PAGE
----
Opinion

Friendsgiving Still Reigns as Half of People Surveyed Find Family Conversations 'Awkward'

"Pass the toxicity, please." Forget your family this Thanksgiving and spend it with friends.
"Pass the toxicity, please." Forget your family this Thanksgiving and spend it with friends. Kelsey Chance/Unsplash
We're so close to Thanksgiving we can almost smell the turkey roasting, honey-glazed ham simmering and pumpkin pies baking. We can also feel our teeth clenching and shoulders tensing up as we agonize over how we're going to dodge those passive-aggressive family questions.

Ahh, you thought it was just you? Nope. Tension is a marker that Turkey Day is right around the corner. For many, Thanksgiving is served with a piping hot side of judgment and ridicule.

Richardson resident Crystal Rojas is with you.

“Instead of it being a time that we enjoy each other and are together, Thanksgiving becomes lectures, nagging and just being treated as a child,” Rojas says.


As usual, social media users are posting about these struggles, allowing us to bond over our Thanksgiving apprehensions. In a recent video, Tik Tok user TheFinanceTherapist highlighted the top 10 questions family Thanksgiving attendees are almost guaranteed to encounter, such as “Are you gaining weight?” “Why are you single?” or the classic, “When are you having children?”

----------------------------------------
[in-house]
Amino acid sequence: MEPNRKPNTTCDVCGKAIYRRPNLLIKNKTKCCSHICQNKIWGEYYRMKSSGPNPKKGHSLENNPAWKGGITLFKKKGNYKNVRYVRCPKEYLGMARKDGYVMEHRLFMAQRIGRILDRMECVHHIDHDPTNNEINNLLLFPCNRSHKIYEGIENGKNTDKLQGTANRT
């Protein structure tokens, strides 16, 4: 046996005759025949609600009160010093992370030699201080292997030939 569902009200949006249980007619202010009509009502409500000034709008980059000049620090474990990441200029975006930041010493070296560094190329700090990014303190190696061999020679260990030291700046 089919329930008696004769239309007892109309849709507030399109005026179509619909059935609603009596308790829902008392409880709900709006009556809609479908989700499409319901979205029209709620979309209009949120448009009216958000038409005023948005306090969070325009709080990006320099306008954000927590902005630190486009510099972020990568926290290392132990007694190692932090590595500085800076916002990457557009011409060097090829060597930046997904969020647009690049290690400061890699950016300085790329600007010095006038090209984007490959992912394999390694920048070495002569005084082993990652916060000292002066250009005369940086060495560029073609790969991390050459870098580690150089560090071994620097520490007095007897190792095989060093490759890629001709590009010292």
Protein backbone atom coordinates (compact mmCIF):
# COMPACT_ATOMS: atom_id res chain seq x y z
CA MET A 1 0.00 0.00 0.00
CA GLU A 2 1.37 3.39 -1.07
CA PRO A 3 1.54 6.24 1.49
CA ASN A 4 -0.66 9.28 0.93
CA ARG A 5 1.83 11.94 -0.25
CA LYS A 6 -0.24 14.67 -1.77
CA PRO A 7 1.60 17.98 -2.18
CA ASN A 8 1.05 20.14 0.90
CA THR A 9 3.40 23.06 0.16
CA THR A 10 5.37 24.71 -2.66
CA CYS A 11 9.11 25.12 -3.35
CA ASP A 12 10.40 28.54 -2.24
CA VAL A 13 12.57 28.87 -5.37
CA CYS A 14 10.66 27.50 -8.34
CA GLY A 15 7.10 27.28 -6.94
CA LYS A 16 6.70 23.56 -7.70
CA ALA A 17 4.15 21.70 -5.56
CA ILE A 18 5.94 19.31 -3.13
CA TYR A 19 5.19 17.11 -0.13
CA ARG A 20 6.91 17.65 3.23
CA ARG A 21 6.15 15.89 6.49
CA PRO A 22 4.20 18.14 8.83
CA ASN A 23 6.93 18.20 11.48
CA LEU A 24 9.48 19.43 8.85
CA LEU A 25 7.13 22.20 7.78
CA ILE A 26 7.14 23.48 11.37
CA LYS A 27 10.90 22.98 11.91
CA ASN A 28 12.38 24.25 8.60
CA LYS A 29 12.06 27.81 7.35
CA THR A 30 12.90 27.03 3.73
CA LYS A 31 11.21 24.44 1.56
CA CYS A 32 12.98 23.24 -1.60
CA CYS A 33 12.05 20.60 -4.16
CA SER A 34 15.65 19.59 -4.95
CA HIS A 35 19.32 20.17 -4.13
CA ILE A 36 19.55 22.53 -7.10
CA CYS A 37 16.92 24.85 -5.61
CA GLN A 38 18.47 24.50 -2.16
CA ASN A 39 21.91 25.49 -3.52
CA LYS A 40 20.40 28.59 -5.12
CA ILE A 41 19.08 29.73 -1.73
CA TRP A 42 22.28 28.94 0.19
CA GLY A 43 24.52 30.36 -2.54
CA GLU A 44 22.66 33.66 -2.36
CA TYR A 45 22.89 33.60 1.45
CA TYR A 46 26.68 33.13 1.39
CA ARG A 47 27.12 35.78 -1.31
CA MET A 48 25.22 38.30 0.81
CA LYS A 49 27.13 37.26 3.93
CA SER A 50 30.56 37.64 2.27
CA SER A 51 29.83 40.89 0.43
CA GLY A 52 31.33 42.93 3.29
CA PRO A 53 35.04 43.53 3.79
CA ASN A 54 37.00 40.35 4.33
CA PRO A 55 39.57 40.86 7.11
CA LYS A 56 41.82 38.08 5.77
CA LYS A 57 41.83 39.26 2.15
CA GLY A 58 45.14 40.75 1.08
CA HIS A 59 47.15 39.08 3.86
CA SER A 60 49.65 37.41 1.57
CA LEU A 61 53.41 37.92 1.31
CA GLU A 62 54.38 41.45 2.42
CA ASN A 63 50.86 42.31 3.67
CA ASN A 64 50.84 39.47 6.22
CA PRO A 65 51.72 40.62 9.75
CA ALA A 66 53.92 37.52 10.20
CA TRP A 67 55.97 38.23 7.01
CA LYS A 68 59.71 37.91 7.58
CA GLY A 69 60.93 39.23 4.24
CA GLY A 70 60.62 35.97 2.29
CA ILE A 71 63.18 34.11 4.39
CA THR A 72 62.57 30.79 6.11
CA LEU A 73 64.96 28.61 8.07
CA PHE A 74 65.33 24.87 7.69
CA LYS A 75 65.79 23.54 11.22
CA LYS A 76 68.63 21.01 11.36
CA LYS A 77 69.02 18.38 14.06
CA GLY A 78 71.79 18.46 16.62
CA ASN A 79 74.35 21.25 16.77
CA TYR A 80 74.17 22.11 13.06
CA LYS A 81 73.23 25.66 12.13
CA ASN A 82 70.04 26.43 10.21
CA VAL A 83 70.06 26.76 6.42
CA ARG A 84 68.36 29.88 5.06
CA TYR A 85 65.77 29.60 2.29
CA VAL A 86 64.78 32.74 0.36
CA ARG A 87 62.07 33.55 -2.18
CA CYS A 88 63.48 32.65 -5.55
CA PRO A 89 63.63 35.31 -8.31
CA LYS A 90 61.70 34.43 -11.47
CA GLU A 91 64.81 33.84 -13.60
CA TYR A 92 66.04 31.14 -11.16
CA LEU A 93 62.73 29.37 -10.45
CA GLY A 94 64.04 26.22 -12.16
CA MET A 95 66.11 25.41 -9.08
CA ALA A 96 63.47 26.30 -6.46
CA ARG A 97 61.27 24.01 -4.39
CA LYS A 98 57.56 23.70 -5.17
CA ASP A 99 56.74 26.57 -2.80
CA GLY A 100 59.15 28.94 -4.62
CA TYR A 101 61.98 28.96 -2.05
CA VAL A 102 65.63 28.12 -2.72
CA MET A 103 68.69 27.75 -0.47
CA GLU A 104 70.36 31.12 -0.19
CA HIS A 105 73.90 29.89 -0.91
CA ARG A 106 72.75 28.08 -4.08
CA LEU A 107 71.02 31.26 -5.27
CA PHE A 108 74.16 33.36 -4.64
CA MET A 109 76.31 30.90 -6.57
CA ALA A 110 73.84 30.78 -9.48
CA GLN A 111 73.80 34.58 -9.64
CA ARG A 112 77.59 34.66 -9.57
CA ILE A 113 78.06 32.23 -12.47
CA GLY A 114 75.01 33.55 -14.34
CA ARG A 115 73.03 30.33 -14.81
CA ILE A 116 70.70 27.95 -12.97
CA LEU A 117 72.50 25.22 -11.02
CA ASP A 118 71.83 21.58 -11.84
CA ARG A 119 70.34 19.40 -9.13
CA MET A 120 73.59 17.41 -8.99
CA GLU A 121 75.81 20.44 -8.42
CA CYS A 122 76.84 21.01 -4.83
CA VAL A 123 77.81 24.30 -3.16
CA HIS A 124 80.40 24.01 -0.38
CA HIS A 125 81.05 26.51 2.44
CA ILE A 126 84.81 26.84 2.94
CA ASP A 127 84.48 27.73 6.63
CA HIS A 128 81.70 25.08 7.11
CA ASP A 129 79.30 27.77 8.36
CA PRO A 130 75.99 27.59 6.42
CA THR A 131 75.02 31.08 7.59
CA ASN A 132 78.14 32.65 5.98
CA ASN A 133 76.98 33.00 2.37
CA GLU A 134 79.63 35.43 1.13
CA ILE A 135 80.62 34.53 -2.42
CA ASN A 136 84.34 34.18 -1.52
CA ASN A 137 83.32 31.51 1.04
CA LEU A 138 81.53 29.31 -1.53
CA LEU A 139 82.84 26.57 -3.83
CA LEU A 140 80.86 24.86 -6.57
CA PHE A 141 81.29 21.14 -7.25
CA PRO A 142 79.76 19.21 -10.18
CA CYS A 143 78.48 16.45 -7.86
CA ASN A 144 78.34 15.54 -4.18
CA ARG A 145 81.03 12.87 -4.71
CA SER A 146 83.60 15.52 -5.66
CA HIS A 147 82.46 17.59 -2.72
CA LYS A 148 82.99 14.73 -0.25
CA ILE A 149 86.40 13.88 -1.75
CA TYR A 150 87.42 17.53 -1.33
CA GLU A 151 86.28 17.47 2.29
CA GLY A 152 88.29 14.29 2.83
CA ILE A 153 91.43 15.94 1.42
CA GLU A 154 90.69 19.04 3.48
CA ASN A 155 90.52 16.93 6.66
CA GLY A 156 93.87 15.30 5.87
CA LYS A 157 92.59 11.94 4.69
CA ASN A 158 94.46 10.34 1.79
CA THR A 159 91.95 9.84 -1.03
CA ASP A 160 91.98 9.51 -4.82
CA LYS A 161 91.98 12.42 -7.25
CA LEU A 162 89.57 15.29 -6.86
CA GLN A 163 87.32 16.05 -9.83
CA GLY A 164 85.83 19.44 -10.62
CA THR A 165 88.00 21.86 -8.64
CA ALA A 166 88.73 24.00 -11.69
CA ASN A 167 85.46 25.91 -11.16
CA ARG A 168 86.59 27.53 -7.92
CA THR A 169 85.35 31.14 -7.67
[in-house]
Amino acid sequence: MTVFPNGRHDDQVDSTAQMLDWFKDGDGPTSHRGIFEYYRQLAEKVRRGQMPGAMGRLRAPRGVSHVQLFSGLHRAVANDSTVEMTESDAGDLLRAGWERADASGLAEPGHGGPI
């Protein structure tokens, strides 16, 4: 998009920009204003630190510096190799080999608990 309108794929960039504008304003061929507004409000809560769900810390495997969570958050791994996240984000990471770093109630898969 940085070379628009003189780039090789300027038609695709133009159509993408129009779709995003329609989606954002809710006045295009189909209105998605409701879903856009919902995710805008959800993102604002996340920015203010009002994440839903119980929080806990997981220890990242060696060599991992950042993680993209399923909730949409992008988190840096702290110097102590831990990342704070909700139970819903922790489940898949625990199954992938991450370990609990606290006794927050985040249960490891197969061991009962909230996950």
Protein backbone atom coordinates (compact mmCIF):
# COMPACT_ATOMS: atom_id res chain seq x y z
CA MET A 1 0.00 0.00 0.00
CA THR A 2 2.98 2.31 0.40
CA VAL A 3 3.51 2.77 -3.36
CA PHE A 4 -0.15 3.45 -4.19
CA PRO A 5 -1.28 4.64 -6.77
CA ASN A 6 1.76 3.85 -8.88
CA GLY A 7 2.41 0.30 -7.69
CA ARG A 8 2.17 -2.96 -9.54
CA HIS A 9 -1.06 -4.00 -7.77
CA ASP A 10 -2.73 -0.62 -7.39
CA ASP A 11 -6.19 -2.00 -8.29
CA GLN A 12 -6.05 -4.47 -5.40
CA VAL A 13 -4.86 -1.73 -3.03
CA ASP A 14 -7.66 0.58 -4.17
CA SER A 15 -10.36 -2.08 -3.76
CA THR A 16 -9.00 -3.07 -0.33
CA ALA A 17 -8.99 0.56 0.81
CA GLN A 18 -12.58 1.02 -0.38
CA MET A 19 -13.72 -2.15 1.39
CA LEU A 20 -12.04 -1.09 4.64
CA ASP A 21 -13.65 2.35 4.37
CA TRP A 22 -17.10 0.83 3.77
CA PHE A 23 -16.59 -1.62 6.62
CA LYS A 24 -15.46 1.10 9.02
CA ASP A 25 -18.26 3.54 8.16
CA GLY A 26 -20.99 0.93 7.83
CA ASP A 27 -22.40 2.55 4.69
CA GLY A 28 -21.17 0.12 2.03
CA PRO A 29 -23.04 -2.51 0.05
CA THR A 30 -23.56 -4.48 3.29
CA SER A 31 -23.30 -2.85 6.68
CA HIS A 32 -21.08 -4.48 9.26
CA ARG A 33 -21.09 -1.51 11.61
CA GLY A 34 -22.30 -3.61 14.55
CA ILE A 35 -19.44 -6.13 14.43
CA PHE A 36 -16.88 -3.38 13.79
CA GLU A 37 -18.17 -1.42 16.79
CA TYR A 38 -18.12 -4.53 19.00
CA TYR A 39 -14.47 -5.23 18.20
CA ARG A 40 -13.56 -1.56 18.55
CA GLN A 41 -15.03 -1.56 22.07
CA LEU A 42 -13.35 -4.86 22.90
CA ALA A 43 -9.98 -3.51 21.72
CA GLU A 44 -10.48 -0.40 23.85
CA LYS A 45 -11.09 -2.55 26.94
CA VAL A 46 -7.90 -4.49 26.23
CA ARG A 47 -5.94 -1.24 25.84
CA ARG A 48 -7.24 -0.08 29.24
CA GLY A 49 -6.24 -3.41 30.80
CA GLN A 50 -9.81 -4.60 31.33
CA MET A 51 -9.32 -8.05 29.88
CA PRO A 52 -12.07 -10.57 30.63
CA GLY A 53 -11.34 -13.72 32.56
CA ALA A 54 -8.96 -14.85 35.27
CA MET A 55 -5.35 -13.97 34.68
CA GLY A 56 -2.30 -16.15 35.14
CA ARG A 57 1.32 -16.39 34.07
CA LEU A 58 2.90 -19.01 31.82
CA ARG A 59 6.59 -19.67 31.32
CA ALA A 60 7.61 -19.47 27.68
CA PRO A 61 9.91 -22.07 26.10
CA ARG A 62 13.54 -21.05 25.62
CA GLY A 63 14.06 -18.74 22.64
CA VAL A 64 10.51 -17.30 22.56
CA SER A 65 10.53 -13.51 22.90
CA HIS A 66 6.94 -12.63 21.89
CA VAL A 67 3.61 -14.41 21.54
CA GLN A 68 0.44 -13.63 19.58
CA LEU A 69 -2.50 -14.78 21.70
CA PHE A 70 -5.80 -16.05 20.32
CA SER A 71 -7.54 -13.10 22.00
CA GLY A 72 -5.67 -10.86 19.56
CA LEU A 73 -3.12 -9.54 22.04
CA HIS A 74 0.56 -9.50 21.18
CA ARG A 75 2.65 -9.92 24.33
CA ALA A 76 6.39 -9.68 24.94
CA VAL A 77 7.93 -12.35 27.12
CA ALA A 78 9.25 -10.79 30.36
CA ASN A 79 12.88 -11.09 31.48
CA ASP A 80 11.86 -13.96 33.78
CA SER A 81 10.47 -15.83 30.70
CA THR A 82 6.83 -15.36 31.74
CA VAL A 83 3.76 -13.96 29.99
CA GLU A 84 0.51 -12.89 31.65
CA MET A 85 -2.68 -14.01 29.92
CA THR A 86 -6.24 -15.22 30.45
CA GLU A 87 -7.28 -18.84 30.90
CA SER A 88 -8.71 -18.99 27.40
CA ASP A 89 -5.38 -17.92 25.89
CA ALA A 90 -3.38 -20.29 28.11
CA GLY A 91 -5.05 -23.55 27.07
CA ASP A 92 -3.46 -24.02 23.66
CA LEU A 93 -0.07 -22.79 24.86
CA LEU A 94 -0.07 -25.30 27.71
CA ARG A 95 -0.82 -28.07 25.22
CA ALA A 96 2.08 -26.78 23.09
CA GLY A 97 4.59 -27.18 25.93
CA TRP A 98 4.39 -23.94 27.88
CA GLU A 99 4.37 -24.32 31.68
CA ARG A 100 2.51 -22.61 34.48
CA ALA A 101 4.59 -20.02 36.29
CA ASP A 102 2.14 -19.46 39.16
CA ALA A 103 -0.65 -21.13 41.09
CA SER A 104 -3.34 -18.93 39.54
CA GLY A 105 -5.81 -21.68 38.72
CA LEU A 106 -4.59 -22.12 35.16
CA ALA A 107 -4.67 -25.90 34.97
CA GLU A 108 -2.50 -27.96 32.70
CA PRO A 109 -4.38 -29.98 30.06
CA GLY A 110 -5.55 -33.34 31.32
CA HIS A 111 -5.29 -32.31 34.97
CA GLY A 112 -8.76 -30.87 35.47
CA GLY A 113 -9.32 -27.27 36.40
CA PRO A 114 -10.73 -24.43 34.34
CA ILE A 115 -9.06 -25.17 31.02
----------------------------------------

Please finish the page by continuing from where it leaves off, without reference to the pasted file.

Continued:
If you're lucky, you’ll get out of dinner without encountering the terrifyingly awkward, “Can I borrow some money?”

If none of these questions hit home for you, count your blessings. For everyone else, we have a suggestion: Don’t go home for Thanksgiving.

The pressure of feeling you have to get your life together just in time for one meal can be debilitating. Questions about children, marriage, homes, weight gain or loss and careers can be extremely off-putting especially when taking into account that the simple act of showing up is a huge accomplishment amid a pandemic.


In addition to interrogations about our reproductive or career milestones, family Thanksgivings come doused in awkward conversations that can be inappropropriate, unnecessarily political or just plain weird.

According to a 2014 Skout survey, 46% of those surveyed said “awkward conversations” were most likely to ruin Thanksgiving. Agreed, although this sentiment is not isolated to holiday gatherings.

Rojas is opting out of Thanksgiving this year. She is planning a peaceful night with her children over an intimate dinner and a trip to the theater afterwards. This will be a new tradition which includes rejecting the pressures of Thanksgiving and being around people she is not keen on spending time with the other 364 days of the year.

Like Rojas, others have begun traditions of their own. One that's been mainstreamed in recent years is a tradition known as Friendsgiving.

According to Urban Dictionary, Friendsgiving is the celebration of Thanksgiving with friends, and typically occurs the day before Thanksgiving or the day after. If we're being honest, this is the Thanksgiving we actually prefer.

In the mid-'90s, the TV show Friends aired Thanksgiving episodes featuring gatherings with the six main characters, rarely including other family members, and popularized the concept of holidays spent outside of our familial circles — also imprinting the image of a turkey-headed Joey Tribbiani into our heads. The origin of Friendsgiving can't be fully attributed to the show, but it did portray a different version of the holiday which has since become fully embraced.